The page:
Your browser doesn't support javascript.
Show: 20 | 50 | 100
Results 1 - 4 de 4
J Public Health Afr ; 14(1): 1943, 2023 Jan 27.
Article in English | MEDLINE | ID: covidwho-2227172


Although globalization has been advantageous in facilitating the free movement of people, goods, and services, the ease of movement of cross-border pathogens has increased the risk of international public health emergencies in recent years. Risk communication is an integral part of every country's response during public health emergencies such as the coronavirus disease (COVID-19) pandemic. To effectively increase adherence to guidelines during health emergencies, it is essential to understand the impact of social, cultural, political, and environmental factors on people's behaviours and lifestyles in any given context, as well as how these factors influence people's perception of risks. During the recent response to the COVID-19 pandemic in Nigeria, the need to comprehend these influences was pronounced, and these influences ultimately shaped risk communication in Nigeria. We have identified risk communication challenges in Nigeria based on sociocultural diversity, the complexity of the health system, the impact of social media on communications, and other contextual factors surrounding multisectoral partnerships. To achieve global health security, these challenges must be addressed in resourceconstrained countries like Nigeria. In this paper, we emphasize the need to contextualize risk communication strategies in order to improve their effectiveness during health emergencies. In addition, we urge increased country commitment to a multi-hazard and multisectoral effort, deliberate investment in subnational risk communication systems, and investments in capacity building for risk communication activities.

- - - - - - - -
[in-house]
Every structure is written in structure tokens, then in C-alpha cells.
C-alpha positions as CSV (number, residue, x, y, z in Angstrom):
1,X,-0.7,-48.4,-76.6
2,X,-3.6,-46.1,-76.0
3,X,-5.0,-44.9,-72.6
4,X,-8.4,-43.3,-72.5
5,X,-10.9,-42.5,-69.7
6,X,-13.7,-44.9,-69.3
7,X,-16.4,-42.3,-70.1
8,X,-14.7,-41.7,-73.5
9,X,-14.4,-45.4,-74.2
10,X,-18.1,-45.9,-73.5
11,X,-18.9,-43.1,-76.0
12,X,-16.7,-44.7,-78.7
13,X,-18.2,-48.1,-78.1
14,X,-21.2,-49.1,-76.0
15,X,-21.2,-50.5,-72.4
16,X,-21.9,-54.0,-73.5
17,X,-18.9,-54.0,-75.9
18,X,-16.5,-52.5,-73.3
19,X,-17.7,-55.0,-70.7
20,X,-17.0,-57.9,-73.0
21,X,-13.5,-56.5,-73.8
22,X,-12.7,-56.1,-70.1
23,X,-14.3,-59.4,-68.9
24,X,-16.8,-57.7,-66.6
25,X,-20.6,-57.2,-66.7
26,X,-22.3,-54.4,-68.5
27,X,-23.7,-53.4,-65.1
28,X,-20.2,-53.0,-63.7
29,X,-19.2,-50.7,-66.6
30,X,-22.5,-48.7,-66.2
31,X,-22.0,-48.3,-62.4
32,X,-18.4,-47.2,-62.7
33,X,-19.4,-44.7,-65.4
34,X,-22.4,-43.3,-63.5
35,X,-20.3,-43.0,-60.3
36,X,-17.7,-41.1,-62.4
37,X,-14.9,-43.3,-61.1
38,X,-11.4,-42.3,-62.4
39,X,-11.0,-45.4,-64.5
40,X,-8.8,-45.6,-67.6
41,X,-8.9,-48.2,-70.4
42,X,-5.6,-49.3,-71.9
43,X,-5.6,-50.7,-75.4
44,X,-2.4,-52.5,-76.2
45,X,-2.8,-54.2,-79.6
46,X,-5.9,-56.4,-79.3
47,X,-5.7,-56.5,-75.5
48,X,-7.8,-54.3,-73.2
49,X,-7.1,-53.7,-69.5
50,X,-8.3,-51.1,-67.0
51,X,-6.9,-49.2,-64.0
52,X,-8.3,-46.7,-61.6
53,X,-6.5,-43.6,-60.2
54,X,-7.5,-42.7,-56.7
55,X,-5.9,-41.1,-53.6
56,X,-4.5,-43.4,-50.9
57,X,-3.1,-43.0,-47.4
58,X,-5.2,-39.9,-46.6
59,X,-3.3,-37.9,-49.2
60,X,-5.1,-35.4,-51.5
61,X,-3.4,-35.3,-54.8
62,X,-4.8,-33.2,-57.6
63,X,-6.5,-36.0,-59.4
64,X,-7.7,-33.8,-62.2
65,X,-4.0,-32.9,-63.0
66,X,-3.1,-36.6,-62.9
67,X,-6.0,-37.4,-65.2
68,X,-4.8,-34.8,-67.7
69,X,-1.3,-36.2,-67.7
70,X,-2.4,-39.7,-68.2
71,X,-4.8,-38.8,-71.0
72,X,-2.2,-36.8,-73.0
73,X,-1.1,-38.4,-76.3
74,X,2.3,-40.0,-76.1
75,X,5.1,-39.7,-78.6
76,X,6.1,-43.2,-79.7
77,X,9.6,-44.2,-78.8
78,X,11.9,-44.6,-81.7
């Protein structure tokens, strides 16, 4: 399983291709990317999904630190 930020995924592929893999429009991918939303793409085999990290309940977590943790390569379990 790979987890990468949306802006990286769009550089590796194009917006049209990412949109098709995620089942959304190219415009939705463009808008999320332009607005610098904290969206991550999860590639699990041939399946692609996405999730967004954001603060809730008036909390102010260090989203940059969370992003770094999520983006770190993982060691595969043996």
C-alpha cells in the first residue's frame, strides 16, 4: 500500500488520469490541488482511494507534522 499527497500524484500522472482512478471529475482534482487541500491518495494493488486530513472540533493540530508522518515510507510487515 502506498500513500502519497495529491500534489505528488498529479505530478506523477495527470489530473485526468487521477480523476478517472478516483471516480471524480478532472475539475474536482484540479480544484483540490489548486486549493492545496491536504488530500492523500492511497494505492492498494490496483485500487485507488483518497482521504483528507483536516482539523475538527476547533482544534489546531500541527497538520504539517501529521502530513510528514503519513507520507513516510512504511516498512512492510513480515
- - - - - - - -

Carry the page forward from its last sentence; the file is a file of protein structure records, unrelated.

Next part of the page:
BMC Public Health ; 22(1): 1644, 2022 08 30.
Article in English | MEDLINE | ID: covidwho-2021264


BACKGROUND: Edo State Surveillance Unit observed the emergence of a disease with "no clear-cut-diagnosis", which affected peri-urban Local Government Areas (LGAs) from September 6 to November 1, 2018. On notification, the Nigeria Centre for Disease Control deployed a Rapid Response Team (RRT) to support outbreak investigation and response activities in the State. This study describes the epidemiology of and response to a large yellow fever (YF) outbreak in Edo State. METHODS: A cross-sectional descriptive outbreak investigation of YF outbreak in Edo State. A suspected case of YF was defined as "Any person residing in Edo State with acute onset of fever and jaundice appearing within 14 days of onset of the first symptoms from September 2018 to January 2019". Our response involved active case search in health facilities and communities, retrospective review of patients' records, rapid risk assessment, entomological survey, rapid YF vaccination coverage assessment, blood sample collection, case management and risk communication. Descriptive data analysis using percentages, proportions, frequencies were made. RESULTS: A total of 209 suspected cases were line-listed. Sixty-seven (67) confirmed in 12 LGAs with 15 deaths [Case fatality rate (CFR 22.4%)]. Among confirmed cases, median age was 24.8, (range 64 (1-64) years; Fifty-one (76.1%) were males; and only 13 (19.4%) had a history of YF vaccination. Vaccination coverage survey involving 241 children revealed low YF vaccine uptake, with 44.6% providing routine immunisation cards for sighting. Risk of YF transmission was 71.4%. Presence of Aedes with high-larval indices (House Index ≥5% and/or Breteau Index ≥20) were established in all the seven locations visited. YF reactive mass vaccination campaign was implemented. CONCLUSION: Edo State is one of the states in Nigeria with the highest burden of yellow fever. More males were affected among the confirmed. Major symptoms include fever, jaundice, weakness, and bleeding. Majority of surveillance performance indicators were above target. There is a high risk of transmission of the disease in the state. Low yellow fever vaccination coverage, and presence of yellow fever vectors (Ae.aegypti, Ae.albopictus and Ae.simpsoni) are responsible for cases in affected communities. Enhanced surveillance, improved laboratory sample management, reactive vaccination campaign, improved yellow fever case management and increased risk communication/awareness are very important mitigation strategies to be sustained in Edo state to prevent further spread and mortality from yellow fever.